However, what’s new in Overwatch 2 are divisions within these skill tiers. Now there are five sub-tiers in each tier. These are represented by numbers, with 5 being the lowest and 1 being the highest. For example, you could place Gold 5, and you’d have to ascend past Gold 1 in order to enter Platinum. 

If you’re still tied to the idea of SR, you can do a little math to work it out, as Blizzard has confirmed divisions loosely translate to around 100 SR each. So if you used the old standard where Gold was 2000 SR, a player in Gold 4 would be around 2300. 

What to do if you've placed low compared to your rank in Overwatch 1

Overwatch 2 Competitive

(Image credit: Blizzard)

If you’ve been placed very low in Overwatch 2 compared to where you were in Overwatch 1, don’t worry, it’s intentional. If you were a Diamond player who now finds themselves in Silver, don’t get too discouraged - everyone is being placed like this.

As part of Competitive 2.0, Blizzard has hit a soft reset on everyone’s account. While your previous history is still a factor, have your expectations low as Blizzard is intentionally placing everyone below where they were in Overwatch 1. As an anecdote, I was personally a low Platinum player and I placed in Silver 4. 

However, once you get your seven wins to get placed again, you should start to see fairly rapid progress, especially with your first few placements. It’s common for the game to place you several ranks above where you were in your first handful of rankings as it adjusts to where you accurately sit in the community of players. So be patient, grind through the wins, and you should be able to rise relatively quickly.

Overwatch Competitive 2.0 quick tips

Competitive can be grueling at times, and it can get the better of you. If you hit a losing streak or can’t seem to rank up higher, it can be fairly frustrating. To stay on top of that, here are some tips to stop yourself from throwing away potential wins. 

  • Don’t go in cold - you wouldn’t go into a soccer match without warming up first. Gaming works in a similar way. If you really intend to win, make sure you do some playing beforehand, be it in quickplay, mystery heroes, or going into the practice range and getting your aim going. 
  • If you’re losing, take a break - this can be a tough one to abide by in the moment, but it’s a great rule to stick to. Sometimes you just get a bad string of matches. Don’t chase the win, as you’ll only get more frustrated and be more likely to lose. Agreeing with yourself and friends that you’ll stop playing Competitive after three losses in a row is a great rule to stop you from nose-diving on a bad night.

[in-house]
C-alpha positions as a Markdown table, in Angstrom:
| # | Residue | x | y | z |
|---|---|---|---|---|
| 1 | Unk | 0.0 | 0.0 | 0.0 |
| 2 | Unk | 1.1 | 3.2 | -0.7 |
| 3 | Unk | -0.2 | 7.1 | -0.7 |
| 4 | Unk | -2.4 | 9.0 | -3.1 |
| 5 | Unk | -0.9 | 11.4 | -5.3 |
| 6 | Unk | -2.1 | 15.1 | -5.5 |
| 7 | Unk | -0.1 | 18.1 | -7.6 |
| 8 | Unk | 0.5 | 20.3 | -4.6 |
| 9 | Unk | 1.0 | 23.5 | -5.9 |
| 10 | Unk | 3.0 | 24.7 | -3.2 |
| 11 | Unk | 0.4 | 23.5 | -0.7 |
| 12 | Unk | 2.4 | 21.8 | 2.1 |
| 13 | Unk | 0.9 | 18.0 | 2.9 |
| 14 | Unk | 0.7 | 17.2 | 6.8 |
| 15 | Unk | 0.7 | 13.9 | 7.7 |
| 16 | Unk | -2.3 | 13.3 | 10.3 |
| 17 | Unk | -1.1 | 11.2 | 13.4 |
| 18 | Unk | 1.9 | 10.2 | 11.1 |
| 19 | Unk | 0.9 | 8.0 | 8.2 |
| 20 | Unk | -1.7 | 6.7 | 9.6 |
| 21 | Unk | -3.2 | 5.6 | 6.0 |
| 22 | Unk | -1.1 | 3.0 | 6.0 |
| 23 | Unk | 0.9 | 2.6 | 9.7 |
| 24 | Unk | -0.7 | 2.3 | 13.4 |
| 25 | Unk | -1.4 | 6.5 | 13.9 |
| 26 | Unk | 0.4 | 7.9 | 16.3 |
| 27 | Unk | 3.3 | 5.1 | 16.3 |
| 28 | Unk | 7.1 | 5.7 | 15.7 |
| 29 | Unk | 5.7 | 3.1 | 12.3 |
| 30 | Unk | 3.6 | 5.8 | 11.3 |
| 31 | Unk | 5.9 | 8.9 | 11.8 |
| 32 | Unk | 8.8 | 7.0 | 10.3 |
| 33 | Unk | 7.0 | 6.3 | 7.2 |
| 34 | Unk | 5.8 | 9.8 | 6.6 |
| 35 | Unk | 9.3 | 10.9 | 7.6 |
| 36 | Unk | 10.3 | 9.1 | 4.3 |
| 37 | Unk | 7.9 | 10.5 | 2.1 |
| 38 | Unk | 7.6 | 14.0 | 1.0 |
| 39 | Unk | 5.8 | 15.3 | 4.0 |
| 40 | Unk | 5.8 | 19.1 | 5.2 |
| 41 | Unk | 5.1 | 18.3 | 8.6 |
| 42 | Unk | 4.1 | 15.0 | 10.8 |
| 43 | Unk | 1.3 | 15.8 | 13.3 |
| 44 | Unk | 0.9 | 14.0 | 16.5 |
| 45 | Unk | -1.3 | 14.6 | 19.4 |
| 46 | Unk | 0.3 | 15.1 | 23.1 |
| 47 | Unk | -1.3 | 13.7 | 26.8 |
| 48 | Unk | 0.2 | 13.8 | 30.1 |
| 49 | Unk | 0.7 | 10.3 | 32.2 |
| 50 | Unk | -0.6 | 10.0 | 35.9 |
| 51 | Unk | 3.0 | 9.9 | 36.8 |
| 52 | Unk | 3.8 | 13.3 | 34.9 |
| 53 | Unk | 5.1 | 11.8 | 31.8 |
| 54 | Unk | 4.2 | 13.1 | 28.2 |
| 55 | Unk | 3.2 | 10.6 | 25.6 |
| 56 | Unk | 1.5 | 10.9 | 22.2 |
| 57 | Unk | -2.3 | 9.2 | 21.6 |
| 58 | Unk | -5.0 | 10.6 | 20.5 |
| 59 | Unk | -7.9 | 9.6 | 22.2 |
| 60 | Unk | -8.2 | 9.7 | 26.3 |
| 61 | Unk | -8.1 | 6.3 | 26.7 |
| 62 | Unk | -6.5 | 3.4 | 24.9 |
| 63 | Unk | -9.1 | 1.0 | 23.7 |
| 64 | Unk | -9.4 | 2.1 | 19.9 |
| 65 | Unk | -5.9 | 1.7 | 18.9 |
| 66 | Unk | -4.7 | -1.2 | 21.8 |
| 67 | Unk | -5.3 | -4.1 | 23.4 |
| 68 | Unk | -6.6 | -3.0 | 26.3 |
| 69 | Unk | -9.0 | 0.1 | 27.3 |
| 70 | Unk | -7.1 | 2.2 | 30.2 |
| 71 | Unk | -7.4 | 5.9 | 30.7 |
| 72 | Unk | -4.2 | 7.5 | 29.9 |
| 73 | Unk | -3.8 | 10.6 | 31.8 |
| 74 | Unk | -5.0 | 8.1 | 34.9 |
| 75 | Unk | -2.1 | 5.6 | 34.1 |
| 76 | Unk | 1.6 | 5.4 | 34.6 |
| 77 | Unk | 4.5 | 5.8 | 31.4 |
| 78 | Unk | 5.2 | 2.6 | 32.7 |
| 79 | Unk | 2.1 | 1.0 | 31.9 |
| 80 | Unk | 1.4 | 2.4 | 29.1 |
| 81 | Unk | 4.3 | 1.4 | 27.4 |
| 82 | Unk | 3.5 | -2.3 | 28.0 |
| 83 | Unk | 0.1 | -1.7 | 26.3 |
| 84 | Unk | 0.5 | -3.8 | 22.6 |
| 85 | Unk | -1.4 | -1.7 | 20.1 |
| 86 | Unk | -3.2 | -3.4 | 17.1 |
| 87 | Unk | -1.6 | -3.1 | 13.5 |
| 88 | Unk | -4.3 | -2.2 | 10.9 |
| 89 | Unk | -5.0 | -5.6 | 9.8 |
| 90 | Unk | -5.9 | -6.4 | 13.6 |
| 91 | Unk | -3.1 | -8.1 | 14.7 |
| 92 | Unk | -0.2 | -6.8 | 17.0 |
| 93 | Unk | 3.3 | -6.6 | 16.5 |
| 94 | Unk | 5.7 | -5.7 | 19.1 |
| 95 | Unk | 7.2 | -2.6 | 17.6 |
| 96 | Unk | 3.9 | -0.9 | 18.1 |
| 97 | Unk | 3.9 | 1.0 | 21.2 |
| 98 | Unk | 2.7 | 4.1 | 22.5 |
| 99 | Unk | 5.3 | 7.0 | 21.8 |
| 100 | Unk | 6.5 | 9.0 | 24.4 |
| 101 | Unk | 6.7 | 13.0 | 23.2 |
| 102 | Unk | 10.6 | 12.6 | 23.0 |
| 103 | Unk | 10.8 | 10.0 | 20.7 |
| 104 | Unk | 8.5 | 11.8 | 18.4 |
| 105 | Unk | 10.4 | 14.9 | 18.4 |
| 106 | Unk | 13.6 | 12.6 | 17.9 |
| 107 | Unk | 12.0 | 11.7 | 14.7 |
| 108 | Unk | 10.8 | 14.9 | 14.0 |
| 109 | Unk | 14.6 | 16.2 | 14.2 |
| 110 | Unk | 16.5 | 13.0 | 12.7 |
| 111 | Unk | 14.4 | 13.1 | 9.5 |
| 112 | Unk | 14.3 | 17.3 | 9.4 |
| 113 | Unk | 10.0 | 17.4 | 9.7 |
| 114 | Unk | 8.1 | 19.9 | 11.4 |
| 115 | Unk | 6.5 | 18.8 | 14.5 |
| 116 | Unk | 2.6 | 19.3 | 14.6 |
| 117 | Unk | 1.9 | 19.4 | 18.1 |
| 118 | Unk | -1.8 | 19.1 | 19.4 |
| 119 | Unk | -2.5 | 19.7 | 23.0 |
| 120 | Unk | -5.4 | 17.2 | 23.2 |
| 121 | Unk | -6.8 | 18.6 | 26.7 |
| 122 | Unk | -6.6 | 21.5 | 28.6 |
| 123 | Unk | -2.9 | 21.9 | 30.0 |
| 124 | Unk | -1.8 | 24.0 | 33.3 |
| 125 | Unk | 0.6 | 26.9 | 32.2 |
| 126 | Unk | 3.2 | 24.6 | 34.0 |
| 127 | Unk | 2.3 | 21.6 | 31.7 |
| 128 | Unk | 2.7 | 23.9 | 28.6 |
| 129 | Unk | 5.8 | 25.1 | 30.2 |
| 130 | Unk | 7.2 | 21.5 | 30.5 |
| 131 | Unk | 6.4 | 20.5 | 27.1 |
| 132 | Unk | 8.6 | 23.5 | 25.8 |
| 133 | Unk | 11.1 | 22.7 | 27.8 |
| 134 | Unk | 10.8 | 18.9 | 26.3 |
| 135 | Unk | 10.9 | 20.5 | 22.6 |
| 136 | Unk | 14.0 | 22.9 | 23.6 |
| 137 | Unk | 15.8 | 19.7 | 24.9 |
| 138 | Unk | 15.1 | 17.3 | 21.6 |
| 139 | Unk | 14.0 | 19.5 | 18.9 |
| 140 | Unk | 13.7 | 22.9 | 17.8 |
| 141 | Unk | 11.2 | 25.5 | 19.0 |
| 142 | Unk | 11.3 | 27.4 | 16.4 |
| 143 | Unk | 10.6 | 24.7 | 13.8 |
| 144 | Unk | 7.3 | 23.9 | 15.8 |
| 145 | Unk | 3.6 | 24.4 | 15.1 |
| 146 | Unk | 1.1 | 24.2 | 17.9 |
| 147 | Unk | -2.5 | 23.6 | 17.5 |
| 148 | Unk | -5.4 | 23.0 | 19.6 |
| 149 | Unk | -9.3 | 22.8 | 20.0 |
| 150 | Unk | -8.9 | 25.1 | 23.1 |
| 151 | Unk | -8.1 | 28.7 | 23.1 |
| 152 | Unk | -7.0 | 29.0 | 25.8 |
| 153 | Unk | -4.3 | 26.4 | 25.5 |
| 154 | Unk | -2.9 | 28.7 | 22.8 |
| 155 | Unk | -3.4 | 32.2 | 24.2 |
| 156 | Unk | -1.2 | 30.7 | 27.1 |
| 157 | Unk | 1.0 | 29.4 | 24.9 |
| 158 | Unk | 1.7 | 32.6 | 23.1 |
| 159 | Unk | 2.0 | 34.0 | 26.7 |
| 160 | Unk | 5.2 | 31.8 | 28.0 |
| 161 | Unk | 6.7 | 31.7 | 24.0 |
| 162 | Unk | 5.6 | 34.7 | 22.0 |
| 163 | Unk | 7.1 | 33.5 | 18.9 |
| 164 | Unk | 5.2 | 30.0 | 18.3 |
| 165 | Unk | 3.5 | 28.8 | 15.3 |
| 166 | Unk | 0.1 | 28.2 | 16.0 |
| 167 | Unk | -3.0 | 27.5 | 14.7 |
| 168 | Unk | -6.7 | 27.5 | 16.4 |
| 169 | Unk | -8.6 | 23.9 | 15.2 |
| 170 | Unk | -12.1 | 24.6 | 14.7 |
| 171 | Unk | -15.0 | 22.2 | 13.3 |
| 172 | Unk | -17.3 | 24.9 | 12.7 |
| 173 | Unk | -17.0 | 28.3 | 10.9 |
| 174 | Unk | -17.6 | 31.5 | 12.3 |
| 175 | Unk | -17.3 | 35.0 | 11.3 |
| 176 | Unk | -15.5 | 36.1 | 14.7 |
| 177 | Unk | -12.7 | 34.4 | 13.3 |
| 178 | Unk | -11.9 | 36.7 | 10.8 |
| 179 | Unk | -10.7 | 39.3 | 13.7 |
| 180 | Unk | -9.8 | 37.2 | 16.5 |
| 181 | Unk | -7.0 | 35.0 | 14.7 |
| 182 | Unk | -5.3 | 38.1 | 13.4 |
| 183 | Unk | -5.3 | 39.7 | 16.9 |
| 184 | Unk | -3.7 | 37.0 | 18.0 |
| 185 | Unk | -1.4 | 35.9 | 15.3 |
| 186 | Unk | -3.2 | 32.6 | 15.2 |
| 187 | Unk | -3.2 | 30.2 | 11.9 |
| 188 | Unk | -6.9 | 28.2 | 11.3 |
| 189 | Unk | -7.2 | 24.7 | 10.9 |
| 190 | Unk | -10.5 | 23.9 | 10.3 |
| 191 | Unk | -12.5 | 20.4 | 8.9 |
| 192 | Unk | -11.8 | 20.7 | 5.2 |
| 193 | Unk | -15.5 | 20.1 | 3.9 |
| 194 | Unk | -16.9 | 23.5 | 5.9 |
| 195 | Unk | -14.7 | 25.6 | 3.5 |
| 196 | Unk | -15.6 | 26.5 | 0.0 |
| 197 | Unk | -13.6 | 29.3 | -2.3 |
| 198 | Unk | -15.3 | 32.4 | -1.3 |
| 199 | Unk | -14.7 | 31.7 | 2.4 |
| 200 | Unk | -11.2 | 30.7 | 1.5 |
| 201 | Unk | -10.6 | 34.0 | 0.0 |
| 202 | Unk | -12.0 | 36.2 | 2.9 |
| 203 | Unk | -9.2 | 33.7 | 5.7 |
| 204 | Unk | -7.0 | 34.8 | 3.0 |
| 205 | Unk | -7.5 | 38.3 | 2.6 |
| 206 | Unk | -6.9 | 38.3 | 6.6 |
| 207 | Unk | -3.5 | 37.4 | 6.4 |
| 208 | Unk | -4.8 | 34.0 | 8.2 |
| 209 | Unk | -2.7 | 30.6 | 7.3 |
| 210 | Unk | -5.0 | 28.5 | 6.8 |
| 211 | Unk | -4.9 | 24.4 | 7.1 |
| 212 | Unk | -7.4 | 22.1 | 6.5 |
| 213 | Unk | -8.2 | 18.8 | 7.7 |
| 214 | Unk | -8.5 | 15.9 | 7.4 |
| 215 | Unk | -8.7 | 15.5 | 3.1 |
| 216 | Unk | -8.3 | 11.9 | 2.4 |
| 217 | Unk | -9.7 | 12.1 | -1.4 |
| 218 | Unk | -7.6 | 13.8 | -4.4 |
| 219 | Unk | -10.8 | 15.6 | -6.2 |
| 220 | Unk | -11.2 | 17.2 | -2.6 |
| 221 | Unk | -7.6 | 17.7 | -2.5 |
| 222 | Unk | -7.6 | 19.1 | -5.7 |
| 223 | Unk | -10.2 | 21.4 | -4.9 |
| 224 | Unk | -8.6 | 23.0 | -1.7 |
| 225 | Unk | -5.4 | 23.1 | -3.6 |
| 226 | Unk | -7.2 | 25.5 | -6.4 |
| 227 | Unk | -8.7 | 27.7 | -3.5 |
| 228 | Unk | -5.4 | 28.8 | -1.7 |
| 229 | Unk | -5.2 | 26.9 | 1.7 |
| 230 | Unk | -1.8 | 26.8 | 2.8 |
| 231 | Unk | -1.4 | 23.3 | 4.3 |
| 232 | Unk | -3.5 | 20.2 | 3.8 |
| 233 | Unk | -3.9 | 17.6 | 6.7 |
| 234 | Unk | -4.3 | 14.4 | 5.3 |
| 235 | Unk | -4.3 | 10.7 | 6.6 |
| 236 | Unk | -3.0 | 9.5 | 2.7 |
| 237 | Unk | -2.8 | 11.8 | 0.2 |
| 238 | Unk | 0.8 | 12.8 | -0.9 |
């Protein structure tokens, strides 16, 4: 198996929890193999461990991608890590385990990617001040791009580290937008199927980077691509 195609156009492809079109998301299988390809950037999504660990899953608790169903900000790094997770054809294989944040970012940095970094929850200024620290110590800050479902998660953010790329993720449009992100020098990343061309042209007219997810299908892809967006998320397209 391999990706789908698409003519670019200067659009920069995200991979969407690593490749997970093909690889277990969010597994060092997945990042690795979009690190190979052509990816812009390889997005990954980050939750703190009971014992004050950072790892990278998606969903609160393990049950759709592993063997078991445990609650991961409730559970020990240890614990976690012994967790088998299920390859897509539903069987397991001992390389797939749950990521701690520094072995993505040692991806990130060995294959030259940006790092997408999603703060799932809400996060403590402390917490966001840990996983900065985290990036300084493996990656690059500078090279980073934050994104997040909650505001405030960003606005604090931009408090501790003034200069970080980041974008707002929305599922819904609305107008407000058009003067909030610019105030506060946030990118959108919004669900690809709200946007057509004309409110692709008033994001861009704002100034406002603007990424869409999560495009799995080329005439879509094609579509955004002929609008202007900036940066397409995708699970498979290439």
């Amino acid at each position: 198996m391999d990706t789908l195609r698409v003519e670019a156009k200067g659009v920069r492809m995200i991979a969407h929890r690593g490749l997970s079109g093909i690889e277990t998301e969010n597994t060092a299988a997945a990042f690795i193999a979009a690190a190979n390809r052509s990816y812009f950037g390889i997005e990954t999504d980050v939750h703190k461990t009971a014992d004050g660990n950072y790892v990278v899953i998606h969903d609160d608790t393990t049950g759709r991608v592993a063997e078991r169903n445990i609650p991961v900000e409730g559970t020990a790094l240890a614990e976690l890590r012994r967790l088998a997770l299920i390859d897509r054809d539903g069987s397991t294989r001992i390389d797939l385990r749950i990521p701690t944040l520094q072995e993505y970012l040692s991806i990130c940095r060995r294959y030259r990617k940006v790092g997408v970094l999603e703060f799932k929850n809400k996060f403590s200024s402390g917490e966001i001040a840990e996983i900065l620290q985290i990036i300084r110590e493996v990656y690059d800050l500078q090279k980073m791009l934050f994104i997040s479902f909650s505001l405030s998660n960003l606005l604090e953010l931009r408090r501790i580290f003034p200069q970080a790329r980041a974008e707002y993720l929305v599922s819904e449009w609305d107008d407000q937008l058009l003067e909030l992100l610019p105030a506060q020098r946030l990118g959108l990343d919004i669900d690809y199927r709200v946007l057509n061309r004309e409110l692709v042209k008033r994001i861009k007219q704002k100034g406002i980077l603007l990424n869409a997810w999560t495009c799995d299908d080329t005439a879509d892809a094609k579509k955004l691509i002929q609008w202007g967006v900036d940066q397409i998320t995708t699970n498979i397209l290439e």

• If you think you should be higher, prove it - just about everyone in Competitive would like to think they should be higher than where they are. There’s a myriad of excuses we tell ourselves as to why we might be hard-stuck in our rank. However, the only way to prove that is by climbing. Accepting your rank puts you in a much healthier mindset to improve
  • Your team isn’t the problem - while it can be tempting to blame your teammates rather than look at your own play, it’s a defeating mindset. While bad teammates do certainly happen, you’re the only constant in your games. Focusing on what you can do better rather than blaming your team and learning nothing is always going to be better.
  • VOD review yourself - if you’re serious about improving, consider reviewing your play. Overwatch 2 is a very fast game and it asks you to make a lot of decisions very quickly and it can be hard to parse why a situation went wrong in the moment. Use the in-game replay viewer to watch your play and ask yourself these questions during your fights: What could I have done differently? Who should I have focused on? Why did I die? This truly is one of the best ways to improve, as you need to know your weaknesses before you can become a better player. 
Guides Editor at TechRadar

Patrick Dane is currently the Guides Editor at TechRadar. However, he was formerly a freelance games journalist writing for sites and publications such as GamesRadar, Metro, IGN, Eurogamer, PC Gamer, and the International Business Times, among others. He was also once the Managing Editor for Bleeding Cool.